12 responses to “What GOOD magazine is doing to make us even greater”

  1. mary fagot says:

    agree one hundred percent!  plus it looks so damn GOOD!

  2. mary fagot says:

    agree one hundred percent!  plus it looks so damn GOOD!

  3. admin says:

    I completely agree. their design sensibility and infographics are amazing. and all that makes such a difference to how the information is received. Thanks and hope all’s well, Simon

  4. admin says:

    I completely agree. their design sensibility and infographics are amazing. and all that makes such a difference to how the information is received. Thanks and hope all’s well, Simon

  5. romy says:

    I am a fan of GOOD. Their communication through design is excellent.  I am also a fan of the growing movement to switch the paradigm of the capitalist system from hoarding for a few to benefiting the many. Making money isn’t a bad thing in itself. It’s just another resource. The real problem is the making and dispersing of products or by-products that pollute the planet and our psyches in order to have and hoard money.
    There was a really great show on the Sundance Channel called Big Ideas For A Small Planet. It showcased indepedent businesses in a broad spectrum of industries. They profiled people who are figuring out how to stop harming the environment while still making a profit. I hear the show has been cancelled. It’s too bad. I learned a lot from it.
    Thanks for sharing Simon.
     

  6. romy says:

    I am a fan of GOOD. Their communication through design is excellent.  I am also a fan of the growing movement to switch the paradigm of the capitalist system from hoarding for a few to benefiting the many. Making money isn’t a bad thing in itself. It’s just another resource. The real problem is the making and dispersing of products or by-products that pollute the planet and our psyches in order to have and hoard money.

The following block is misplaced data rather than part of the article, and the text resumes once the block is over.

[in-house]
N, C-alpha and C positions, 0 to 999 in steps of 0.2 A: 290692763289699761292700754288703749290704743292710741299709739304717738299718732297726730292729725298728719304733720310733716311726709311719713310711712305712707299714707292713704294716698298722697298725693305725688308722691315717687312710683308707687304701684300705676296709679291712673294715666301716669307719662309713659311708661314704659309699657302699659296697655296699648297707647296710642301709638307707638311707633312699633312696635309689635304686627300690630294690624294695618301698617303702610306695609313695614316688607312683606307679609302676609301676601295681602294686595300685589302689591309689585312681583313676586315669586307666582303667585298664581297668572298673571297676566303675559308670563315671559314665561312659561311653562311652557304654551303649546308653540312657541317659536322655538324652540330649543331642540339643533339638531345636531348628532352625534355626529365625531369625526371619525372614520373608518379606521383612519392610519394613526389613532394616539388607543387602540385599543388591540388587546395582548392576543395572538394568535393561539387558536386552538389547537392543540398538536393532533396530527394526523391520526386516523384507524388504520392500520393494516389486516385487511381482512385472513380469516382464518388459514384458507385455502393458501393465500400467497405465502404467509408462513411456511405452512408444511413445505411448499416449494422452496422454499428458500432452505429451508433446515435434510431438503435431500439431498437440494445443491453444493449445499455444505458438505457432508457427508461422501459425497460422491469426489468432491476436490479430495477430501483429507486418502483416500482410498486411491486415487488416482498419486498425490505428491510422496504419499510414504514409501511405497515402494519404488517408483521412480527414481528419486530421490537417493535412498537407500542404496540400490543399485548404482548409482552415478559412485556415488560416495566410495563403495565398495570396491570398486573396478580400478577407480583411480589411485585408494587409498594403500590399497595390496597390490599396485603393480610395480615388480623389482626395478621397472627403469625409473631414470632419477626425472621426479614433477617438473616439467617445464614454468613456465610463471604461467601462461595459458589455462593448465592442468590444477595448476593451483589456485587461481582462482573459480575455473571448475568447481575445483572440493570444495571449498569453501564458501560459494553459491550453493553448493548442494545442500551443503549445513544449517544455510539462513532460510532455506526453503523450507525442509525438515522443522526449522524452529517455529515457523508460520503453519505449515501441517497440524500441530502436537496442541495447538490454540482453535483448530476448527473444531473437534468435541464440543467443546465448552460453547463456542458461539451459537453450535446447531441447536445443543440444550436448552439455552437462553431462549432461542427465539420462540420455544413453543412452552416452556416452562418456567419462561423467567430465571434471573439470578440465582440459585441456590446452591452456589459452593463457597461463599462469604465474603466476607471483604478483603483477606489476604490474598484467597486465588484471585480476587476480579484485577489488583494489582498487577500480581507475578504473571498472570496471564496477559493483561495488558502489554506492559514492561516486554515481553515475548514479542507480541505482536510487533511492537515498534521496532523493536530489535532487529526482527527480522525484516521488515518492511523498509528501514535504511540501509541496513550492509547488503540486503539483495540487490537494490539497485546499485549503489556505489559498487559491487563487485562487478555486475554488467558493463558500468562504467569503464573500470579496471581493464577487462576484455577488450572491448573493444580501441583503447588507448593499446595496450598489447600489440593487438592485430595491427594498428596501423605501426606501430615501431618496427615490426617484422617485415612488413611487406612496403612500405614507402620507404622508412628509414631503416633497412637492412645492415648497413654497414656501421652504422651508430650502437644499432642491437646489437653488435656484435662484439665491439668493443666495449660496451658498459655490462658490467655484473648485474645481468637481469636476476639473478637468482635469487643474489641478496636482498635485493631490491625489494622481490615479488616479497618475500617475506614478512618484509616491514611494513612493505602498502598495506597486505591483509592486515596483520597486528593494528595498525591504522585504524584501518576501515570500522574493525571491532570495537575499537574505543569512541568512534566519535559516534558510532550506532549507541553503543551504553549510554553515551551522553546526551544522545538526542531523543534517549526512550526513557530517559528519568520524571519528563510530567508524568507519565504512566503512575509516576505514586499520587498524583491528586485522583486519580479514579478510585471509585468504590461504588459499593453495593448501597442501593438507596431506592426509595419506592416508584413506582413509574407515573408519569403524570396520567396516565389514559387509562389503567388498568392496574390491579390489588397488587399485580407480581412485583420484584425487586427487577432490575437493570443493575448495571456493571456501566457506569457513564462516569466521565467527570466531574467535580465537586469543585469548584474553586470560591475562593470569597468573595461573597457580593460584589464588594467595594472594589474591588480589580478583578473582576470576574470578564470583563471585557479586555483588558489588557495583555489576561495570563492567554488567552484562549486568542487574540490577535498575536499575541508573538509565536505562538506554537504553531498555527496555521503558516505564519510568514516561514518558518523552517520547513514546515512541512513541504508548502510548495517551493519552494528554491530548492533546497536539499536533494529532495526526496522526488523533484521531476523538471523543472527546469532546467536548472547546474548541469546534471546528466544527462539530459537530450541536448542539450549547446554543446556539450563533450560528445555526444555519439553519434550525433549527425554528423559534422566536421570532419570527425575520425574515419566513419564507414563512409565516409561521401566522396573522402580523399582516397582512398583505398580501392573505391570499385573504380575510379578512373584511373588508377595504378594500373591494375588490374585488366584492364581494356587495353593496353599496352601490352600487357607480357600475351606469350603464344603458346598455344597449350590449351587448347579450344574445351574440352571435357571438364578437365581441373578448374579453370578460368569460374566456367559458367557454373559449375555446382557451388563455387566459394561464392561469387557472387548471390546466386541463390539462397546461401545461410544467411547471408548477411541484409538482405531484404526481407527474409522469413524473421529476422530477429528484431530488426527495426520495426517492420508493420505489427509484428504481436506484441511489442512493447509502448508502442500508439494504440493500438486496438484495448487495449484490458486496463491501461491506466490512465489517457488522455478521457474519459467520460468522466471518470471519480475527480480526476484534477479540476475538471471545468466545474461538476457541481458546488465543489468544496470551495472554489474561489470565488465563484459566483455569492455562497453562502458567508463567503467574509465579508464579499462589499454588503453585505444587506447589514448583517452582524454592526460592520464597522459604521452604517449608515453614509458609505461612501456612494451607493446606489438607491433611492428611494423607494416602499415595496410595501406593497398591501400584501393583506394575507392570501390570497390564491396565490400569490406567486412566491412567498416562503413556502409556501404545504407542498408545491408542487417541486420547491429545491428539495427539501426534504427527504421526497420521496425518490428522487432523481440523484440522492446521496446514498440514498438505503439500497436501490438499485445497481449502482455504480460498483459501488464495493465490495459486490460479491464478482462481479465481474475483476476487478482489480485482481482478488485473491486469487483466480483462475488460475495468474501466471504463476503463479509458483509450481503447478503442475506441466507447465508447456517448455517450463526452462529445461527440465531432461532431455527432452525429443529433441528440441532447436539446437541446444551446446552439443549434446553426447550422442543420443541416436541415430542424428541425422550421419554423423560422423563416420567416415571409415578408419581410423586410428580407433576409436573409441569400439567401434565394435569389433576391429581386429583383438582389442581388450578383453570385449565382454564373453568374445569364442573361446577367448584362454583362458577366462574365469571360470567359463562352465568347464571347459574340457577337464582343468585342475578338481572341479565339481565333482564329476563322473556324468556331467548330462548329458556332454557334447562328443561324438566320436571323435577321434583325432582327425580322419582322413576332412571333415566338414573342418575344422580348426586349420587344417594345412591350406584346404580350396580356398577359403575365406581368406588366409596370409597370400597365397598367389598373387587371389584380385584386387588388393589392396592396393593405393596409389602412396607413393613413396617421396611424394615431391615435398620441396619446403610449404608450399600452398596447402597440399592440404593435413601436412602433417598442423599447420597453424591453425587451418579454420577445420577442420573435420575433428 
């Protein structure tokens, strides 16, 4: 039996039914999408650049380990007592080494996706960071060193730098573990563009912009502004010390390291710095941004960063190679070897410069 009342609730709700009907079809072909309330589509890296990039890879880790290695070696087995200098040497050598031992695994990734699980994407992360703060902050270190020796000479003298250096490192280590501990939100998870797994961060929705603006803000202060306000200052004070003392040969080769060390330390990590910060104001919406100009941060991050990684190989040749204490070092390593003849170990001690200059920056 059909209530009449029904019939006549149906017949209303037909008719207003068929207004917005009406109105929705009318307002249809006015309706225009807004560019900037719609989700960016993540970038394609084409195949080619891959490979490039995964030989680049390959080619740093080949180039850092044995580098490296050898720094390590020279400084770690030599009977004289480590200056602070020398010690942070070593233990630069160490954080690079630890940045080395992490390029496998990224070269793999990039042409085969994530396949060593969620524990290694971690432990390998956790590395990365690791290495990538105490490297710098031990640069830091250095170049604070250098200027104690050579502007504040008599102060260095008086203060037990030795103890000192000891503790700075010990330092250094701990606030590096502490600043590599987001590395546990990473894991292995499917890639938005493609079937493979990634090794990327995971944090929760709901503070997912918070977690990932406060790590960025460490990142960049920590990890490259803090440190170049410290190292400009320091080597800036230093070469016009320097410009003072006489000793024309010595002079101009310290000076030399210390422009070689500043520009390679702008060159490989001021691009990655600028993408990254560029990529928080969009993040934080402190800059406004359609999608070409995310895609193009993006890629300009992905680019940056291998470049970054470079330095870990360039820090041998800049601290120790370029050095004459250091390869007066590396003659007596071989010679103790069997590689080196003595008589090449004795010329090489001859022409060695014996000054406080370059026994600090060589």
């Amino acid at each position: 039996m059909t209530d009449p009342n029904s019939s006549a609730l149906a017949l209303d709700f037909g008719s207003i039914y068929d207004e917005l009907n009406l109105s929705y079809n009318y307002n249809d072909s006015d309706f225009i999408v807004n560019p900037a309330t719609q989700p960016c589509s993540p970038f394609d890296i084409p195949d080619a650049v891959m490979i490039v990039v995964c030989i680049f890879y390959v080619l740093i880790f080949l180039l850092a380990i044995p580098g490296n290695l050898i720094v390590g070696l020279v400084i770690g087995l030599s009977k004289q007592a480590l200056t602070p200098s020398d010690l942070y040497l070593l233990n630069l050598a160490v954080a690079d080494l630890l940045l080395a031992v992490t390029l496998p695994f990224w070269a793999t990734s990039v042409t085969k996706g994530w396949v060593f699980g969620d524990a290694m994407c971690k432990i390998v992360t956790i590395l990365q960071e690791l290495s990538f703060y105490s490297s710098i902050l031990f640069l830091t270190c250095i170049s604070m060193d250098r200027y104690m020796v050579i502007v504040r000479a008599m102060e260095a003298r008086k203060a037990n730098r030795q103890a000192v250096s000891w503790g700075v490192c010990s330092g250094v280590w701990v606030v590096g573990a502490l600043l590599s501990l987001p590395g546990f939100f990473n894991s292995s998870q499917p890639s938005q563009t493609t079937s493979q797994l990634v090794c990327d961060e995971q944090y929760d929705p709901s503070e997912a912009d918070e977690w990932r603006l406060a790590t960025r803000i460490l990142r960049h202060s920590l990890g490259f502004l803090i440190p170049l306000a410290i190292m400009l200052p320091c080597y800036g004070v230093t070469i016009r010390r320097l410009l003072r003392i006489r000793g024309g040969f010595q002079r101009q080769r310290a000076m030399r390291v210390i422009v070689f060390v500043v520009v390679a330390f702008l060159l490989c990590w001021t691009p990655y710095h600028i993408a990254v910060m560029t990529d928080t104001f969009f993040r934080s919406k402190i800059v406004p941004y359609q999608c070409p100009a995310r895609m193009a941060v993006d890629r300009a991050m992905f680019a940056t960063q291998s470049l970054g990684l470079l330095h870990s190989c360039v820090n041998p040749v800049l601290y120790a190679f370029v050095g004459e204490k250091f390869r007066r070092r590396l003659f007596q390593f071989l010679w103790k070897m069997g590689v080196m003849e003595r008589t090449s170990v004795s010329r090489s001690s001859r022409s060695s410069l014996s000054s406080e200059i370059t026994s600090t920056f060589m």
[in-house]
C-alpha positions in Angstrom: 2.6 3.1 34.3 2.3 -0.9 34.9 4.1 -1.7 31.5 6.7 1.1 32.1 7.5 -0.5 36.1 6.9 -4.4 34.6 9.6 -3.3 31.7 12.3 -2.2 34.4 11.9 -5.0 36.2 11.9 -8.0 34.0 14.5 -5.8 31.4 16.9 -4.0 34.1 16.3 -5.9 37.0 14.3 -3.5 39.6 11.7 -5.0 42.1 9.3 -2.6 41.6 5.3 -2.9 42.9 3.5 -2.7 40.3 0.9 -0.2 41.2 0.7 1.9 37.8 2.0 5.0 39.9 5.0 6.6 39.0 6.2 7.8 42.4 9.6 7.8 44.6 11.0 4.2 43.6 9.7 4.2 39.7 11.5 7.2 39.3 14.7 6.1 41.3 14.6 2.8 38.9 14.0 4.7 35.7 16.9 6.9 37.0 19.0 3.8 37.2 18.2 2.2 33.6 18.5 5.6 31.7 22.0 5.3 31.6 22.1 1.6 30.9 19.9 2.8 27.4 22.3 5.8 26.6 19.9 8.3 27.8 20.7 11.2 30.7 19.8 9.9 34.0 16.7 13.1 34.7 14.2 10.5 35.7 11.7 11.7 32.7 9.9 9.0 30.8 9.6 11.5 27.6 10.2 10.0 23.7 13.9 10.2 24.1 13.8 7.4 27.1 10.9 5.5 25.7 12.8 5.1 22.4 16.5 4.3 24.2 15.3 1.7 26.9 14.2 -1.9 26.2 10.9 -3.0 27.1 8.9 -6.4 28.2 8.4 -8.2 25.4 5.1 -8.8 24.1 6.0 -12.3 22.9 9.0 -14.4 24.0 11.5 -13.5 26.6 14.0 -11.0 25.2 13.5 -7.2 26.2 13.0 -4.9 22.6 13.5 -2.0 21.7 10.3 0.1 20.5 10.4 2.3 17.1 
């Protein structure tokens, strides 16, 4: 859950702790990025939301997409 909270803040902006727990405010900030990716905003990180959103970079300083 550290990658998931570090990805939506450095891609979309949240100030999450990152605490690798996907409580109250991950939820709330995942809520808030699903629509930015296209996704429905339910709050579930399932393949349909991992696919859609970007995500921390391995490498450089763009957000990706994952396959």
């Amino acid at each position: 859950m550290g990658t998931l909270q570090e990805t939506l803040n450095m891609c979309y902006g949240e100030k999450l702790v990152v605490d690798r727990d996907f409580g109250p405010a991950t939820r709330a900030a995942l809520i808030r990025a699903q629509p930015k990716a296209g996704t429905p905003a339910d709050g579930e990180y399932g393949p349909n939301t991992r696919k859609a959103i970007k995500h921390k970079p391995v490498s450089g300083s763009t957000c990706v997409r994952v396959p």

There was a really great show on the Sundance Channel called Big Ideas For A Small Planet. It showcased indepedent businesses in a broad spectrum of industries. They profiled people who are figuring out how to stop harming the environment while still making a profit. I hear the show has been cancelled. It’s too bad. I learned a lot from it.
    Thanks for sharing Simon.
     

  7. admin says:

    Romy,
    I couldn’t agree more and one of the very few benefits of last year’s terrible economic meltdown was that companies were exposed for purely selfish practices that hurt many other people and now they need to work hard to rebuild their images. That said, I agree about how sad it is about the Sundance show. I think there is still work to be done to make sustainability and personal accountability a source of civic pride. Only then with those sort of shows get the popular support they deserve. Till then, let’s support each other in this direction in our lives and professional work. Thanks so much for the input, Simon